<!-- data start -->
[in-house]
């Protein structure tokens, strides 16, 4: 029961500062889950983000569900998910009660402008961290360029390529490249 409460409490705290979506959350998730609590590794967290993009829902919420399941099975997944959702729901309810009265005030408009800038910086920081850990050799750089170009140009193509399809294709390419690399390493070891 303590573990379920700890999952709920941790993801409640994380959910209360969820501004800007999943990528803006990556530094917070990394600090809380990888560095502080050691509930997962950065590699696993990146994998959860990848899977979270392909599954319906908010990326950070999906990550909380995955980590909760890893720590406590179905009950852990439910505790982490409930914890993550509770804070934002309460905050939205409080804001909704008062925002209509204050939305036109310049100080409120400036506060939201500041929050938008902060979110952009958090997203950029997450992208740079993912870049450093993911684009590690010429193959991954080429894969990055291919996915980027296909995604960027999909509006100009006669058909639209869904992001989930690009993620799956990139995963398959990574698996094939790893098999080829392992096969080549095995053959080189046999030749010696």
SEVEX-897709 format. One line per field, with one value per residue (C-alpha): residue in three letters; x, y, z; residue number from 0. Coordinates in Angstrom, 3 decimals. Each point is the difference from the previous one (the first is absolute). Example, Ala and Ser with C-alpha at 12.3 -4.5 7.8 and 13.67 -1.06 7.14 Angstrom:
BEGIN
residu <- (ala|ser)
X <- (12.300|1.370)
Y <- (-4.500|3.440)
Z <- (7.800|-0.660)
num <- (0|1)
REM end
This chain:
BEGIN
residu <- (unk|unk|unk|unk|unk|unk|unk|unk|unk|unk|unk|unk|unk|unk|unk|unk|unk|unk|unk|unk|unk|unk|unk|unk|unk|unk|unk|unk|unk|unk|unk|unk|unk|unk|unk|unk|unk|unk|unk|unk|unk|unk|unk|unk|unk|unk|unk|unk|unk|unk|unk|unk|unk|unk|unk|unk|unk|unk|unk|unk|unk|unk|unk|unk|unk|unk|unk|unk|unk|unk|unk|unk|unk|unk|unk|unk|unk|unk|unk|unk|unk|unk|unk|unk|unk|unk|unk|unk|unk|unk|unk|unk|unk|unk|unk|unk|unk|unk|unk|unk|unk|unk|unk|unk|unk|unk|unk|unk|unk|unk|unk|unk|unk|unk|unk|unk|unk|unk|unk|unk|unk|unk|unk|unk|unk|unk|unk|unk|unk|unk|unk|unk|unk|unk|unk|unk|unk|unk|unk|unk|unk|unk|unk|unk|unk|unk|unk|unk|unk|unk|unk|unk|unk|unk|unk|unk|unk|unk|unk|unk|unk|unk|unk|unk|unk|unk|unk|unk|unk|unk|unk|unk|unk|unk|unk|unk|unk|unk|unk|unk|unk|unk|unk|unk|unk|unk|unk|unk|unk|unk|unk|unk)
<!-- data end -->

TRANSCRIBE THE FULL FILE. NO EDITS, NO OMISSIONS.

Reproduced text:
[in-house]
């Protein structure tokens, strides 16, 4: 029961500062889950983000569900998910009660402008961290360029390529490249 409460409490705290979506959350998730609590590794967290993009829902919420399941099975997944959702729901309810009265005030408009800038910086920081850990050799750089170009140009193509399809294709390419690399390493070891 303590573990379920700890999952709920941790993801409640994380959910209360969820501004800007999943990528803006990556530094917070990394600090809380990888560095502080050691509930997962950065590699696993990146994998959860990848899977979270392909599954319906908010990326950070999906990550909380995955980590909760890893720590406590179905009950852990439910505790982490409930914890993550509770804070934002309460905050939205409080804001909704008062925002209509204050939305036109310049100080409120400036506060939201500041929050938008902060979110952009958090997203950029997450992208740079993912870049450093993911684009590690010429193959991954080429894969990055291919996915980027296909995604960027999909509006100009006669058909639209869904992001989930690009993620799956990139995963398959990574698996094939790893098999080829392992096969080549095995053959080189046999030749010696």
SEVEX-897709 format. One line per field, with one value per residue (C-alpha): residue in three letters; x, y, z; residue number from 0. Coordinates in Angstrom, 3 decimals. Each point is the difference from the previous one (the first is absolute). Example, Ala and Ser with C-alpha at 12.3 -4.5 7.8 and 13.67 -1.06 7.14 Angstrom:
BEGIN
residu <- (ala|ser)
X <- (12.300|1.370)
Y <- (-4.500|3.440)
Z <- (7.800|-0.660)
num <- (0|1)
REM end
This chain:
BEGIN
residu <- (unk|unk|unk|unk|unk|unk|unk|unk|unk|unk|unk|unk|unk|unk|unk|unk|unk|unk|unk|unk|unk|unk|unk|unk|unk|unk|unk|unk|unk|unk|unk|unk|unk|unk|unk|unk|unk|unk|unk|unk|unk|unk|unk|unk|unk|unk|unk|unk|unk|unk|unk|unk|unk|unk|unk|unk|unk|unk|unk|unk|unk|unk|unk|unk|unk|unk|unk|unk|unk|unk|unk|unk|unk|unk|unk|unk|unk|unk|unk|unk|unk|unk|unk|unk|unk|unk|unk|unk|unk|unk|unk|unk|unk|unk|unk|unk|unk|unk|unk|unk|unk|unk|unk|unk|unk|unk|unk|unk|unk|unk|unk|unk|unk|unk|unk|unk|unk|unk|unk|unk|unk|unk|unk|unk|unk|unk|unk|unk|unk|unk|unk|unk|unk|unk|unk|unk|unk|unk|unk|unk|unk|unk|unk|unk|unk|unk|unk|unk|unk|unk|unk|unk|unk|unk|unk|unk|unk|unk|unk|unk|unk|unk|unk|unk|unk|unk|unk|unk|unk|unk|unk|unk|unk|unk|unk|unk|unk|unk|unk|unk|unk|unk|unk|unk|unk|unk|unk|unk|unk|unk|unk|unk)